Painting walls is one of the largest tasks when painting the interior of a house. This article will help shed some light on a few tips and tricks to using masking tape to paint great looking walls.
With interior house painting, having nicely painted walls is important. The typical way of painting walls is to first 'cut-in' the edges with a brush and then fill in the center areas by rolling the paint on. For the beginner or average DIY person cutting-in is typically done using tape to mask off the edges of the painted wall; paint is then applied without much accuracy in hopes that when the masking tape is removed the freshly painted wall will have a clean edge. Usually the output is less than desirable and the problem can at times be attributed to the tape being applied improperly, luckily there are a few ways to improve the results of tape when used for interior house painting work.
When applying the tape, apply it gently without stretching or over-pulling. This gives the tapes adhesive a better chance to do its job and stick more fully to the surface it's being applied to, reducing the amount of paint that can see under the edge. Once the tape has been gently applied, press the tape onto the surface using a rag. Occasional with some uneven or bumpy surfaces the tape can be punctured by the surface irregularity but in most interior house painting applications the surface is relatively smooth so there should not be a problem. The rag helps to disperse the pressure and again allows the adhesive to more fully adhere to the surface and prevent paint seepage.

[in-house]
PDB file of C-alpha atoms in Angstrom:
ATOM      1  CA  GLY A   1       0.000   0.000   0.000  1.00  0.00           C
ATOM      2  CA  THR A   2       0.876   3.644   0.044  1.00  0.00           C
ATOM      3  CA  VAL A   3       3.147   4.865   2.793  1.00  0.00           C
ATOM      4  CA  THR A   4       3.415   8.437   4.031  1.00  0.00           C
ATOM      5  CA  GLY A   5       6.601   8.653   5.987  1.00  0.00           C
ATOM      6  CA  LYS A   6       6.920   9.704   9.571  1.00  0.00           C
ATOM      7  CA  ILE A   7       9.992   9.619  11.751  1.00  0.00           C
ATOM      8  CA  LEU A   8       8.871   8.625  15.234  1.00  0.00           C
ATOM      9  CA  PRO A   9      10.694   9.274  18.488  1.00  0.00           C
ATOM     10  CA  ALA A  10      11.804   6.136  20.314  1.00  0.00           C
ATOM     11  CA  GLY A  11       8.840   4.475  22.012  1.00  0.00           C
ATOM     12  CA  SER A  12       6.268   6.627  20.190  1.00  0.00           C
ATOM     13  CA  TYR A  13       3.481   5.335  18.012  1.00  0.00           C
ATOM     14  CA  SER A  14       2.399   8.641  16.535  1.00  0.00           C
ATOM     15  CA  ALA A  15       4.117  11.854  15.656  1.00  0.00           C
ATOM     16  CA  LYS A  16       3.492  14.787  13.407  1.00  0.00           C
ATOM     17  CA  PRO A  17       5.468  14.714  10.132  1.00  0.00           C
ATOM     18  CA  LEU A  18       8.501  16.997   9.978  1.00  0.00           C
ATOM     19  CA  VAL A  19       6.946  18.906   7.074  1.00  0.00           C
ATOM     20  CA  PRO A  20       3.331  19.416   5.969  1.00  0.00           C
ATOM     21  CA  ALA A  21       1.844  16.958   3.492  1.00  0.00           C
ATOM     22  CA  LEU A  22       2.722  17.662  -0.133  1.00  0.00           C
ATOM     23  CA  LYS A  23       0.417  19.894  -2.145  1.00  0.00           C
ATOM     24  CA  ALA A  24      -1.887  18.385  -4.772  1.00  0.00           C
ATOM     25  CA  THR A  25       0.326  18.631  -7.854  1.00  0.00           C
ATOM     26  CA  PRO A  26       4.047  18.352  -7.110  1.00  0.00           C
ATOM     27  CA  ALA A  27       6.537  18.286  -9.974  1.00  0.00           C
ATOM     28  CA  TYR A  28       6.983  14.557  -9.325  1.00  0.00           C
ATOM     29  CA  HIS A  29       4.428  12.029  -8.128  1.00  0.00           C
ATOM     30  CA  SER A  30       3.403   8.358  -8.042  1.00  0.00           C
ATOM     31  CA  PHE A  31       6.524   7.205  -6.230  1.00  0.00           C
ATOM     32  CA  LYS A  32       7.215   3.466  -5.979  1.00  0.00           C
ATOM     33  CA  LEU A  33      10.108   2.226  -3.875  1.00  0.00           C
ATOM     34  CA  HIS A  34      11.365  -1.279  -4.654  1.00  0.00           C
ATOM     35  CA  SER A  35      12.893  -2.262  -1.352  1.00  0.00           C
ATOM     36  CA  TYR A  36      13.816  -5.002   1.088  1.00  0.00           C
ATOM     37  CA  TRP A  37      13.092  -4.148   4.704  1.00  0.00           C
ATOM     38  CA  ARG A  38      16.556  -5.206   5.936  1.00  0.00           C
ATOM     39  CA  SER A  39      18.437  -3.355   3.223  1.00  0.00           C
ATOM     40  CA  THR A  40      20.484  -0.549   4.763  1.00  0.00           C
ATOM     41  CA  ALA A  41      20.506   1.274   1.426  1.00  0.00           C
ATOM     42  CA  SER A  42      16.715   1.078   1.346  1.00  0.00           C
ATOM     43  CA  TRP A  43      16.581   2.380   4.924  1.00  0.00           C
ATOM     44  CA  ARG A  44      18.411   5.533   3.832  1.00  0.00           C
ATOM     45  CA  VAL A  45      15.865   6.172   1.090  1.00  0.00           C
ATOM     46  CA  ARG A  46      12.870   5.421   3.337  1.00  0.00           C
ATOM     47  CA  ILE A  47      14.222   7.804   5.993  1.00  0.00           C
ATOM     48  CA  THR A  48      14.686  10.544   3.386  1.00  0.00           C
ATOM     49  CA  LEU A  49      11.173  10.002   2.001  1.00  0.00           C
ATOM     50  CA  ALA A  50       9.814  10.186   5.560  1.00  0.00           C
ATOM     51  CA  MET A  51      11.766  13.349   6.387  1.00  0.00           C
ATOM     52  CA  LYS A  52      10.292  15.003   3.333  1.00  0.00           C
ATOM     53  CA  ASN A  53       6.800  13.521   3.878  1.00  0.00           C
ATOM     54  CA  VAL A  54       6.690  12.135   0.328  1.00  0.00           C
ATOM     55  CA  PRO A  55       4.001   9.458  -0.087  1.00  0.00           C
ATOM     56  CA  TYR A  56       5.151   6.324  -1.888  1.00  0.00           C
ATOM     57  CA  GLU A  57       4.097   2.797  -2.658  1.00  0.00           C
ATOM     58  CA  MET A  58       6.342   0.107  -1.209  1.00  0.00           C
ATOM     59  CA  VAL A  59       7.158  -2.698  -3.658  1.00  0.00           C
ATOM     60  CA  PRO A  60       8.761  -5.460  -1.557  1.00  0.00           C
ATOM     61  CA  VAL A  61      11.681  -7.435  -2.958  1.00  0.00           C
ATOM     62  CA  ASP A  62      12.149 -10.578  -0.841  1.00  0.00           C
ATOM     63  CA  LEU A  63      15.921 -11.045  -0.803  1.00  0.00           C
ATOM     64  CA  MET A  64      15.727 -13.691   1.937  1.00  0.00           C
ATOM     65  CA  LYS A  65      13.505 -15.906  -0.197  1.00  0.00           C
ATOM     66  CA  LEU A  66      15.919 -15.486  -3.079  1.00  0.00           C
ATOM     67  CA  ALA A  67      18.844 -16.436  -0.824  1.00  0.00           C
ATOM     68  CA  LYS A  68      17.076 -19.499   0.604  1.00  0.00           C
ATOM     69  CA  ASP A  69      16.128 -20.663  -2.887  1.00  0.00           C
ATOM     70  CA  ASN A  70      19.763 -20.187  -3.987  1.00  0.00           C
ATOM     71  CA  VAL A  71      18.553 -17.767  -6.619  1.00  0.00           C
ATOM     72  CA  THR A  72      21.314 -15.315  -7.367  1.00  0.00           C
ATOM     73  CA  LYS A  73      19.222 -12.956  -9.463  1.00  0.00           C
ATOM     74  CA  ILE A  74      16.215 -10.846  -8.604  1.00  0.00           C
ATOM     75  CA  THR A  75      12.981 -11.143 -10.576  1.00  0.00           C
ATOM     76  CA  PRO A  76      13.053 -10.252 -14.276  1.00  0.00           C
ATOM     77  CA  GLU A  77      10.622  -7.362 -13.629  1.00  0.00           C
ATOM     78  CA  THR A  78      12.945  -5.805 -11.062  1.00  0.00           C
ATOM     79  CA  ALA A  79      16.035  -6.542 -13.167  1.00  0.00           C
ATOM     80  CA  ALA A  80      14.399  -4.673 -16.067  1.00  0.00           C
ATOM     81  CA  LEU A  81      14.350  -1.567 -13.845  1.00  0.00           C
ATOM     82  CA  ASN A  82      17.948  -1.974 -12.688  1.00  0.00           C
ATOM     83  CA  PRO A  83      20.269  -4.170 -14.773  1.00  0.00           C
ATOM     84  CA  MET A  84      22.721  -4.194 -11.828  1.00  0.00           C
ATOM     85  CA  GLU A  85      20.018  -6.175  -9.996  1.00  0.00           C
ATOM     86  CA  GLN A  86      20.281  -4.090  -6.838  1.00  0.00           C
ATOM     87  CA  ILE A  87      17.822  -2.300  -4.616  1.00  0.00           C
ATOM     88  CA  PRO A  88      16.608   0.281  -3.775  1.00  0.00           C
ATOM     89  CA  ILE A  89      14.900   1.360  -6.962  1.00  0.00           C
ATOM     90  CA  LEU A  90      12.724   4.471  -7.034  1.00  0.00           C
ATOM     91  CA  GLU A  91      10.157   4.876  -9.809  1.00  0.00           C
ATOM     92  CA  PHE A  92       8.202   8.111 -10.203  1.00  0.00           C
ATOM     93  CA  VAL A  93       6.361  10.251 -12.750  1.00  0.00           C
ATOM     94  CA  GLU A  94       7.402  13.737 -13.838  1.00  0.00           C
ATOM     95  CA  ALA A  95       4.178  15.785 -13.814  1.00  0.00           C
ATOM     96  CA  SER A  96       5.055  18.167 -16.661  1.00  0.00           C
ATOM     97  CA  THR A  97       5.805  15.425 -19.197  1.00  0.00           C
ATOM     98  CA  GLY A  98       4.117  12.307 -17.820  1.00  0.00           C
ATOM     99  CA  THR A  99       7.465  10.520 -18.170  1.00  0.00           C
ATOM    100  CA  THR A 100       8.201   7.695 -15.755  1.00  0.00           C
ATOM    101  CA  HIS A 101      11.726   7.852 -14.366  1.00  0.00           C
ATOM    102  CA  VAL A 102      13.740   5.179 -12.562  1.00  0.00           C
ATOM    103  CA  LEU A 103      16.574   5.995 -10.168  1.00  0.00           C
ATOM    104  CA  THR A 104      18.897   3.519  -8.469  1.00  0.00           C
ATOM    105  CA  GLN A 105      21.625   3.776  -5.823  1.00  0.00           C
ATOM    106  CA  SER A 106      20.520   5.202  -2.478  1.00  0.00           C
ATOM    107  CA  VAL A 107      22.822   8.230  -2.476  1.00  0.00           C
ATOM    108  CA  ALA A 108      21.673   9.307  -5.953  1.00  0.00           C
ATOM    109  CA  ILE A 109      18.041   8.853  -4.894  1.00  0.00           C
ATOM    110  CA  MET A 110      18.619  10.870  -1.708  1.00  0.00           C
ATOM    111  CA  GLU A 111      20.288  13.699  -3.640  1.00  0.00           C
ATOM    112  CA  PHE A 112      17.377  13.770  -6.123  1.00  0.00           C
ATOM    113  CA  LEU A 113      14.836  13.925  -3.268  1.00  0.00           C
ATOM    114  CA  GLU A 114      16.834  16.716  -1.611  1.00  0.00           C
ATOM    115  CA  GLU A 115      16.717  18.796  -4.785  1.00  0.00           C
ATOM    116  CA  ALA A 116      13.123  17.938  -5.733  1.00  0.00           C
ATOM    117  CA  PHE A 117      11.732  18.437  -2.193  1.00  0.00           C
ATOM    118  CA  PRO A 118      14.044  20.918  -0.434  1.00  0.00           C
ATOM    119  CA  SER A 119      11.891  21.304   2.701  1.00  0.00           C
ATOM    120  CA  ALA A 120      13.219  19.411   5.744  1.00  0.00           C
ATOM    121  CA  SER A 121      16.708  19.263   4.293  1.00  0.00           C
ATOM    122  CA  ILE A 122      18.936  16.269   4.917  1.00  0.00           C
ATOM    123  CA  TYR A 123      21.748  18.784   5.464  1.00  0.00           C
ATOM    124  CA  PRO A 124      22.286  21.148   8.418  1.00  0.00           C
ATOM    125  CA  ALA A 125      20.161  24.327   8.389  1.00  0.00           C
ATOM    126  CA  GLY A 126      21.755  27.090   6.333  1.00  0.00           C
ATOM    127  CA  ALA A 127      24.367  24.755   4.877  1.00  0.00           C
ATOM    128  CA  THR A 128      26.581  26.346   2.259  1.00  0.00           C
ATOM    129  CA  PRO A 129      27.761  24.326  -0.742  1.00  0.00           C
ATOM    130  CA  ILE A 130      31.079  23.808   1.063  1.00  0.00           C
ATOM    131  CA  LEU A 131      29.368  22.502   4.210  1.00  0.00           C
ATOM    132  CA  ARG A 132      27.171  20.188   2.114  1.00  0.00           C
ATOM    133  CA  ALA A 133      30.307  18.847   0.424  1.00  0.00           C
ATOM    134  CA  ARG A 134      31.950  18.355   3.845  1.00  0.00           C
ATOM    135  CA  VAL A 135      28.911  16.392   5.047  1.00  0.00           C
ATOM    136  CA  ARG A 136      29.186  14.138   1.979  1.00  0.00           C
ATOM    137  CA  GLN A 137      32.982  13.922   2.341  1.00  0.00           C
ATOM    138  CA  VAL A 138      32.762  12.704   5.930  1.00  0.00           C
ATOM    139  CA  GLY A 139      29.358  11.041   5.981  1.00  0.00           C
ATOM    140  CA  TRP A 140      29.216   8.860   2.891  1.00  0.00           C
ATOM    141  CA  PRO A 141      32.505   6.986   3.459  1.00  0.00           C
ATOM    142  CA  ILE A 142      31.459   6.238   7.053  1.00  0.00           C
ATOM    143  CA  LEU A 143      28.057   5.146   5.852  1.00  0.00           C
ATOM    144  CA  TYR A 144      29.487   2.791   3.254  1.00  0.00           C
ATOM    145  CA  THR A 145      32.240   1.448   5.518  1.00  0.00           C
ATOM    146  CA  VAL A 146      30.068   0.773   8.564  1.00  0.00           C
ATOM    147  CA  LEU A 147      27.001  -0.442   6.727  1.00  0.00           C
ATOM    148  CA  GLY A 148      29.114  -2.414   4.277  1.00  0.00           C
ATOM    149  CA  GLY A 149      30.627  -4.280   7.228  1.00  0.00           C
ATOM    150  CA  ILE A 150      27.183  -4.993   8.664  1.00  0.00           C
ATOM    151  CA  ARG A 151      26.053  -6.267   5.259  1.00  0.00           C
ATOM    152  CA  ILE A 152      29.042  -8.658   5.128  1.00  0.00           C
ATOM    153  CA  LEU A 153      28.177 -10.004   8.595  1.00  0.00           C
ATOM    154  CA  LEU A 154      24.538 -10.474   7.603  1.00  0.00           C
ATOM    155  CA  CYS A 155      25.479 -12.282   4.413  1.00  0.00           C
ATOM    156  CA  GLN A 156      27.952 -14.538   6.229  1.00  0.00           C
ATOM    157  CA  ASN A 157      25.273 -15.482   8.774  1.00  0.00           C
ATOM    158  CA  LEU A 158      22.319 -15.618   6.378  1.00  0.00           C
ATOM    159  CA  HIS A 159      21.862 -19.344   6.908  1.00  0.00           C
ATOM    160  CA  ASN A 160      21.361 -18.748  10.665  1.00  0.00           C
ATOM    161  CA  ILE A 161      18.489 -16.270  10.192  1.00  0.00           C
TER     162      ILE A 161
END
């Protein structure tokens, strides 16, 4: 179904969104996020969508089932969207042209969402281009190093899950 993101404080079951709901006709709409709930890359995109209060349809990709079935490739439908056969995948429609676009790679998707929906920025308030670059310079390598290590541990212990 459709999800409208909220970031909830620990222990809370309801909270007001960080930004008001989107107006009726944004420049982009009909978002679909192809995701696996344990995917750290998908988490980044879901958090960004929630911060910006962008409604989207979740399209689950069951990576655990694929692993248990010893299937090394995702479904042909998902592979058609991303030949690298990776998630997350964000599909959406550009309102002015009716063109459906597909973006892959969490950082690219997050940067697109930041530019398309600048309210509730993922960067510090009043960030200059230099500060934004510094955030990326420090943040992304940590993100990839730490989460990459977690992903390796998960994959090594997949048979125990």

When painting your wall with a brush, start brushing and spreading the paint next to the tape before painting directly onto the tape. Once you've spread some paint on the wall next to the tape line brush the paint in-line with the tape instead of brushing directly into the tape. This will reduce the likelihood of paint seeing under the tape and / or paint being forced under the tape by the brush.
There are also a couple of tricks to painting with masking tape, these tricks are only really applicable to interior house painting but can really make a difference and will change most peoples opinions of tape I believe. If you have the same color of paint that the tape is protecting, you can paint this color onto the tape before painting your new color. This will fill in any gaps in the tape, so when you apply your new color all the gaps and paint seepage areas have already been filled with the color beneath.
Another trick is to use caulking in a similar fashion as above. Take clear caulking, mix it 4: 1 with water and apply this mixture to the tape before applying your finish top-coat. Be sure to let this dry, what this does is similar to the double paint layer, it fills in the gaps and prevents paint from seeping under the tape.
When removing your tape, pull it slowly and at a sharp angle away from the painted surface. It's best to remove the tape when the paint is fresh (after a second coat or if you're only doing one coat) as the paint has yet to dry and create a seal. It's wise to always invest in decent quality products, some tapes have stronger adhesives or are made for specific uses, never be afraid to ask for advice from a home improvement or paint store. Typically you'll find people changed in the ways of interior house painting working at these places, especially a paint store !.
Remember to be safe, read about your products and adhere to all safety and precautionary procedures. I hope these tips help to improve your interior house painting projects!